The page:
A skeptical eye is cast on the entire narcissism discourse.
By Peter C. Baker
The Selfishness of Others: An Essay on the Fear of Narcissism. (Photo: Farrar, Straus and Giroux)
The Selfishness of Others: An Essay on the Fear of Narcissism
Farrar, Straus and Giroux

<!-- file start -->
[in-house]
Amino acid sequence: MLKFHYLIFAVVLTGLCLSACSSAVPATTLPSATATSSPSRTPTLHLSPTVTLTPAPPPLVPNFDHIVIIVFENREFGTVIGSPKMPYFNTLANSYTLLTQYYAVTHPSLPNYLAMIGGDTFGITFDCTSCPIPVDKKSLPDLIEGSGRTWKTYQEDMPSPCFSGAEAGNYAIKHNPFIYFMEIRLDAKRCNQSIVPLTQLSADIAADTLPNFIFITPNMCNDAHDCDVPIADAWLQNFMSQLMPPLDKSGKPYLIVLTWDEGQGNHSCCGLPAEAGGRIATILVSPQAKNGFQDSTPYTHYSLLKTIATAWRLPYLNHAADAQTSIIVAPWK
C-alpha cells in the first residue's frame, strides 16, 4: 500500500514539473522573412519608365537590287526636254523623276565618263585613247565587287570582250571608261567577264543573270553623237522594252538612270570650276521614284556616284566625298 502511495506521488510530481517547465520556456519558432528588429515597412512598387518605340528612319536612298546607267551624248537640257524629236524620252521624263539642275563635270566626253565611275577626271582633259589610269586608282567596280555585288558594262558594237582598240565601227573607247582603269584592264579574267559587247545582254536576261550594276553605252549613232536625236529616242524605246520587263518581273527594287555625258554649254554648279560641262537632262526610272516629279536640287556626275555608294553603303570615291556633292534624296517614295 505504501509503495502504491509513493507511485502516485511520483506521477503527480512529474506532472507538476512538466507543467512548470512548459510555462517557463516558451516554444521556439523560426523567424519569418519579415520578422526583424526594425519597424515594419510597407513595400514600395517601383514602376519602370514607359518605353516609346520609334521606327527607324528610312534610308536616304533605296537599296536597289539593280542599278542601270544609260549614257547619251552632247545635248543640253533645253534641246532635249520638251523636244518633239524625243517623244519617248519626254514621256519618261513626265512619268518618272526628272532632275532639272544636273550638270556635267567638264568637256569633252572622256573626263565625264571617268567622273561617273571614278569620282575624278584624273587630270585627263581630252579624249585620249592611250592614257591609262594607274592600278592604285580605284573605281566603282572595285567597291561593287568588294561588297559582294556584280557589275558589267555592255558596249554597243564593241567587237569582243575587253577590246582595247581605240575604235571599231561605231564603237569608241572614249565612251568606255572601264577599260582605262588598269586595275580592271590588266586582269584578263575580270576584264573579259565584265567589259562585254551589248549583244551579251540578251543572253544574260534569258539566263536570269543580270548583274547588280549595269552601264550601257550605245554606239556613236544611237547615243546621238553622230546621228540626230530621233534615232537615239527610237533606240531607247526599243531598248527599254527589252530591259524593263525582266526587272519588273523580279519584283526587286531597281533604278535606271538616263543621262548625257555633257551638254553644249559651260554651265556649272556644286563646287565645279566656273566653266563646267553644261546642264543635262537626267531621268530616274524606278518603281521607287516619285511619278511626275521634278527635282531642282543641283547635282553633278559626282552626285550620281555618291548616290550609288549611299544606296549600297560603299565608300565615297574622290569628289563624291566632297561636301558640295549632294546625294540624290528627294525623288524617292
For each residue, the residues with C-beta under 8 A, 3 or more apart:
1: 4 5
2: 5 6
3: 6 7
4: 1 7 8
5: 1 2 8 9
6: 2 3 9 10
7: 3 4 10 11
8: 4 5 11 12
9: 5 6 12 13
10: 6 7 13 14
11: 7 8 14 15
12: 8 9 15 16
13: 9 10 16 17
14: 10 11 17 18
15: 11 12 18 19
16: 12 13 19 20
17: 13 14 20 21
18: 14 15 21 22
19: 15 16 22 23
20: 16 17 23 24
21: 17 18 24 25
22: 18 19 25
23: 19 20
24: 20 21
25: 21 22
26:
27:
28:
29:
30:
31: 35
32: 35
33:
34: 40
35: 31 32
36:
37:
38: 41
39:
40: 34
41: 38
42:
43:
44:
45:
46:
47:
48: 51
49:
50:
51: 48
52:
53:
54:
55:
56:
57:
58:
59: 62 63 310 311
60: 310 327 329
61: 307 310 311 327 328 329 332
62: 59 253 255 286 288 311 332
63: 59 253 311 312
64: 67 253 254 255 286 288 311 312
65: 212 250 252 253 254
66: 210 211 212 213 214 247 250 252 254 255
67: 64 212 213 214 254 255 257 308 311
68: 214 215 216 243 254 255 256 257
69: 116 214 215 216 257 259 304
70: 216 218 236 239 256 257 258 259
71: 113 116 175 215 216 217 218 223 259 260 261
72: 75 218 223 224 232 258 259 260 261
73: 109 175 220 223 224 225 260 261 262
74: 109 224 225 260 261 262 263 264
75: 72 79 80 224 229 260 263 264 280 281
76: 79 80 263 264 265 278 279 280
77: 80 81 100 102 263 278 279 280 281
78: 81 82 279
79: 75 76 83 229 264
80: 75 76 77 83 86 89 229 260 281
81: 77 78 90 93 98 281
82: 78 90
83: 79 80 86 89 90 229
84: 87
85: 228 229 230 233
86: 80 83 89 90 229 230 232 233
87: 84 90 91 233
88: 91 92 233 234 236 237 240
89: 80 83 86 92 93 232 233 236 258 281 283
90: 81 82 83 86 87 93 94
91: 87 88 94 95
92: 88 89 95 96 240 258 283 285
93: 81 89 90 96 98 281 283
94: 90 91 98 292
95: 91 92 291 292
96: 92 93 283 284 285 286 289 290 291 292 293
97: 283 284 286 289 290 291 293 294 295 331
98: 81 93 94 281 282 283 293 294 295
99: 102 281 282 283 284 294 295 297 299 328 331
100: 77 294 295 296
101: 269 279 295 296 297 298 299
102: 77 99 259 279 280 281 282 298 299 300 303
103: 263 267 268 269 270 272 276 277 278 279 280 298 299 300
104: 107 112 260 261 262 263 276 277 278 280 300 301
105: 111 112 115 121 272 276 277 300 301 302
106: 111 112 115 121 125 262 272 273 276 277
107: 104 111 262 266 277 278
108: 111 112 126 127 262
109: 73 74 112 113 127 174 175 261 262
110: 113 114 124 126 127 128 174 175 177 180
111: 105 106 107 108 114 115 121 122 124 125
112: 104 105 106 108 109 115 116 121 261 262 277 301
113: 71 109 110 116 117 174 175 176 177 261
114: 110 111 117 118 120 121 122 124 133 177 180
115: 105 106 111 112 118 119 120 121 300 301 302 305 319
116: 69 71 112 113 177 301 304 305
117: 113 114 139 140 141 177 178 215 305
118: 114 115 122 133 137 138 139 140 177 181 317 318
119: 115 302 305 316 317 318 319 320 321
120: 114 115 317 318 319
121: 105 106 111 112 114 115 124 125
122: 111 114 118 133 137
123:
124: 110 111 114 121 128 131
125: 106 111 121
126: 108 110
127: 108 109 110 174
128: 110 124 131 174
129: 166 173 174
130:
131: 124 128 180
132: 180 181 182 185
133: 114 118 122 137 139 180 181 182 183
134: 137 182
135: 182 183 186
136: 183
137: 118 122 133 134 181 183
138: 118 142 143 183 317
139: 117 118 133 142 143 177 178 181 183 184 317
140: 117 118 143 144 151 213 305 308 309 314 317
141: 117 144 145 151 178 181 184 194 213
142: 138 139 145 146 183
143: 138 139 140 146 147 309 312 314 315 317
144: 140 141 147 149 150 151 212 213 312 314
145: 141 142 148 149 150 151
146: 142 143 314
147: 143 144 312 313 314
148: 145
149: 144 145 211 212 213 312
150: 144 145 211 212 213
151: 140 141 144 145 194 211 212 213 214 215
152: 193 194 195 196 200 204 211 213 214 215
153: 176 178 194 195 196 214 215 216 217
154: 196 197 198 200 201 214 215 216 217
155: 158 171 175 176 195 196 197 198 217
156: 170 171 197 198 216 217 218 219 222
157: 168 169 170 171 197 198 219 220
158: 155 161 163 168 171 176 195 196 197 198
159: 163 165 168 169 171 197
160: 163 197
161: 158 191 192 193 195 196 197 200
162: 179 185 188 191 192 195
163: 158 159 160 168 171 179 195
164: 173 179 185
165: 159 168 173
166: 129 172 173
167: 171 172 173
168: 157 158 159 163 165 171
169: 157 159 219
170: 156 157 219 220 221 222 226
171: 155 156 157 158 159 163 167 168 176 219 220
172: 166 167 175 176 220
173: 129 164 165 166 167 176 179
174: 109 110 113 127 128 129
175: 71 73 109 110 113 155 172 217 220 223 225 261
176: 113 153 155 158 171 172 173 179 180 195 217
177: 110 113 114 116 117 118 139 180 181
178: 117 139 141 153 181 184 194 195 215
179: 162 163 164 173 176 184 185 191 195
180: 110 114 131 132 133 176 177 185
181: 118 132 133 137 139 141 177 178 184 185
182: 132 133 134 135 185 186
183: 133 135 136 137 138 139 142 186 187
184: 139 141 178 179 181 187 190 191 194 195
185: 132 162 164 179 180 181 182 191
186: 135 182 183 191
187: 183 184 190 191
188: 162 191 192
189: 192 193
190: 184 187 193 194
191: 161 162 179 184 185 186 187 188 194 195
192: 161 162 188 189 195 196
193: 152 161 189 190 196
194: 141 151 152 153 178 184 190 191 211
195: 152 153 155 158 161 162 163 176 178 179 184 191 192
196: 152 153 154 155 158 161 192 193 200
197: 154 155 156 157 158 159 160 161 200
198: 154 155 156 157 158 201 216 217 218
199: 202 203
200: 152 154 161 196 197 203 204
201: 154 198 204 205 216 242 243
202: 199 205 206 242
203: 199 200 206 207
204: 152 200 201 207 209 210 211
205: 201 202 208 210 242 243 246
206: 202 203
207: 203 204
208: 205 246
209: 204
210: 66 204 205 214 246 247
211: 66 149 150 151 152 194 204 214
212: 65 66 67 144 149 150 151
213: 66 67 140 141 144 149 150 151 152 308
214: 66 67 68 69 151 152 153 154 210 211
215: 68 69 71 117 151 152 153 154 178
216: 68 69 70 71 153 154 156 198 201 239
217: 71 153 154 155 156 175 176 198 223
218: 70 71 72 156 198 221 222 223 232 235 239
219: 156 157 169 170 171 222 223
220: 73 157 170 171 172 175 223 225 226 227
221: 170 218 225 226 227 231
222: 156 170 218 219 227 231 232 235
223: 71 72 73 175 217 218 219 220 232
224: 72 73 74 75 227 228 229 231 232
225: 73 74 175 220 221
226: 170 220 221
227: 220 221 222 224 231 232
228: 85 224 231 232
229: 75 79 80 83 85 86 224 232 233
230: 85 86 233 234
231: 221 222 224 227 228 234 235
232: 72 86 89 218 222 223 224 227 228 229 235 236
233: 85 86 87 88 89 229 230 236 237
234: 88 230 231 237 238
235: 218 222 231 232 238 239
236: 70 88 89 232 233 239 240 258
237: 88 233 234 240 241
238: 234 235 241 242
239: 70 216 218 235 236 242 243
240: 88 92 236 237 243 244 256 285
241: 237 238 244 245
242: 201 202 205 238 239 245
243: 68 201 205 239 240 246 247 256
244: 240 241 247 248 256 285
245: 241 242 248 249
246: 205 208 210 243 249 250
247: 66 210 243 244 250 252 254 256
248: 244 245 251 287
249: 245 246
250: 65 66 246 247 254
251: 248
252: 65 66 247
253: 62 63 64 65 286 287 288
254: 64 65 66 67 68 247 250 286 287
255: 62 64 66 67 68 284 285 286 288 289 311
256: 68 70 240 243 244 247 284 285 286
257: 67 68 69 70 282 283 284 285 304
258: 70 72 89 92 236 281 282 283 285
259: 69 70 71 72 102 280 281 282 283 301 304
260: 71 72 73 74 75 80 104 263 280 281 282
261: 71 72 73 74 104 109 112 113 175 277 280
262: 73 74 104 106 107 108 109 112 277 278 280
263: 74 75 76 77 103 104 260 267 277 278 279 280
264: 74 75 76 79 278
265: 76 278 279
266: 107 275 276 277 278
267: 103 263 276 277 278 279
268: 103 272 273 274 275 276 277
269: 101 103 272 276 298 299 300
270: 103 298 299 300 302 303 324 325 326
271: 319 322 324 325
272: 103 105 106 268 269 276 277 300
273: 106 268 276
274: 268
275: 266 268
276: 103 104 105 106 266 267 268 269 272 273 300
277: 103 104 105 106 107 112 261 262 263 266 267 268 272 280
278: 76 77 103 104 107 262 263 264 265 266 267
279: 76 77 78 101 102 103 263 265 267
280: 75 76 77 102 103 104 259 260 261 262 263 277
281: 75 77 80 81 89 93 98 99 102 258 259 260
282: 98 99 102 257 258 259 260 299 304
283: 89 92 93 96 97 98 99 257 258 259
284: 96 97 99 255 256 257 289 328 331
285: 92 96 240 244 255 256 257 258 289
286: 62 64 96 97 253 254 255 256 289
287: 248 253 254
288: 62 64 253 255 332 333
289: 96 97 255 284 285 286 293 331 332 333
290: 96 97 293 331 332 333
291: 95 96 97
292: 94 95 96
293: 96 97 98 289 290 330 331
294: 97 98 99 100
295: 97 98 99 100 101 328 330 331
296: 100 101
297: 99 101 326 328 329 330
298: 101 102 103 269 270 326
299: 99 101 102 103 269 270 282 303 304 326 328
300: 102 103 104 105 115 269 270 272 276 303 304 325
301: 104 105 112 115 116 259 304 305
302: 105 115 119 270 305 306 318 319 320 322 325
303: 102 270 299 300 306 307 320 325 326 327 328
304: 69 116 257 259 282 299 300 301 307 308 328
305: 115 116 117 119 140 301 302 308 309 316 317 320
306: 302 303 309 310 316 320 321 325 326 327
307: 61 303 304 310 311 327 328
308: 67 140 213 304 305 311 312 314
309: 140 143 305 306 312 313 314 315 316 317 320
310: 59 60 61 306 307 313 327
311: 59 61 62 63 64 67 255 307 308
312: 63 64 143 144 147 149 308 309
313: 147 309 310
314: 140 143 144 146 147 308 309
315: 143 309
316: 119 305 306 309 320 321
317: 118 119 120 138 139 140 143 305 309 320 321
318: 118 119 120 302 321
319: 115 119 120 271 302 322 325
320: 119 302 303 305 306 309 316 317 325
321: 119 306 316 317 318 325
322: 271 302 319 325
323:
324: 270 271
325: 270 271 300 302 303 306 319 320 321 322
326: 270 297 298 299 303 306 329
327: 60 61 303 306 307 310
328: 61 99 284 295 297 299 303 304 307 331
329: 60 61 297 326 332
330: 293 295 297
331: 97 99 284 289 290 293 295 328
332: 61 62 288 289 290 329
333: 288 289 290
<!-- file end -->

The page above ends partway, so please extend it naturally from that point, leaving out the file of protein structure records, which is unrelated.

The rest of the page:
For years now, an ever-expanding ecosystem of books, articles, and support websites has insisted that we are in the midst of a narcissism epidemic: that legions of narcissists (or “narcs”) lurk among us normal, empathetic humans, preying on our natural goodwill to temporarily slake their bottomless selfishness. In this slim but far-reaching book, cultural critic Kristin Dombek casts a skeptical eye on the entire narcissism discourse. This means much more than puncturing the comically flimsy social science meant to prove the epidemic exists. Skipping nimbly between Greek myth, psychoanalytic theory, academic philosophy, and MTV’s My Super Sweet 16, Dombek uses our “narciphobia” as a lens for examining all interpersonal relationships: why they mean so much, why they hurt, and why we should be wary of responding to hurt by labeling those who hurt us as infected by an incurable disease.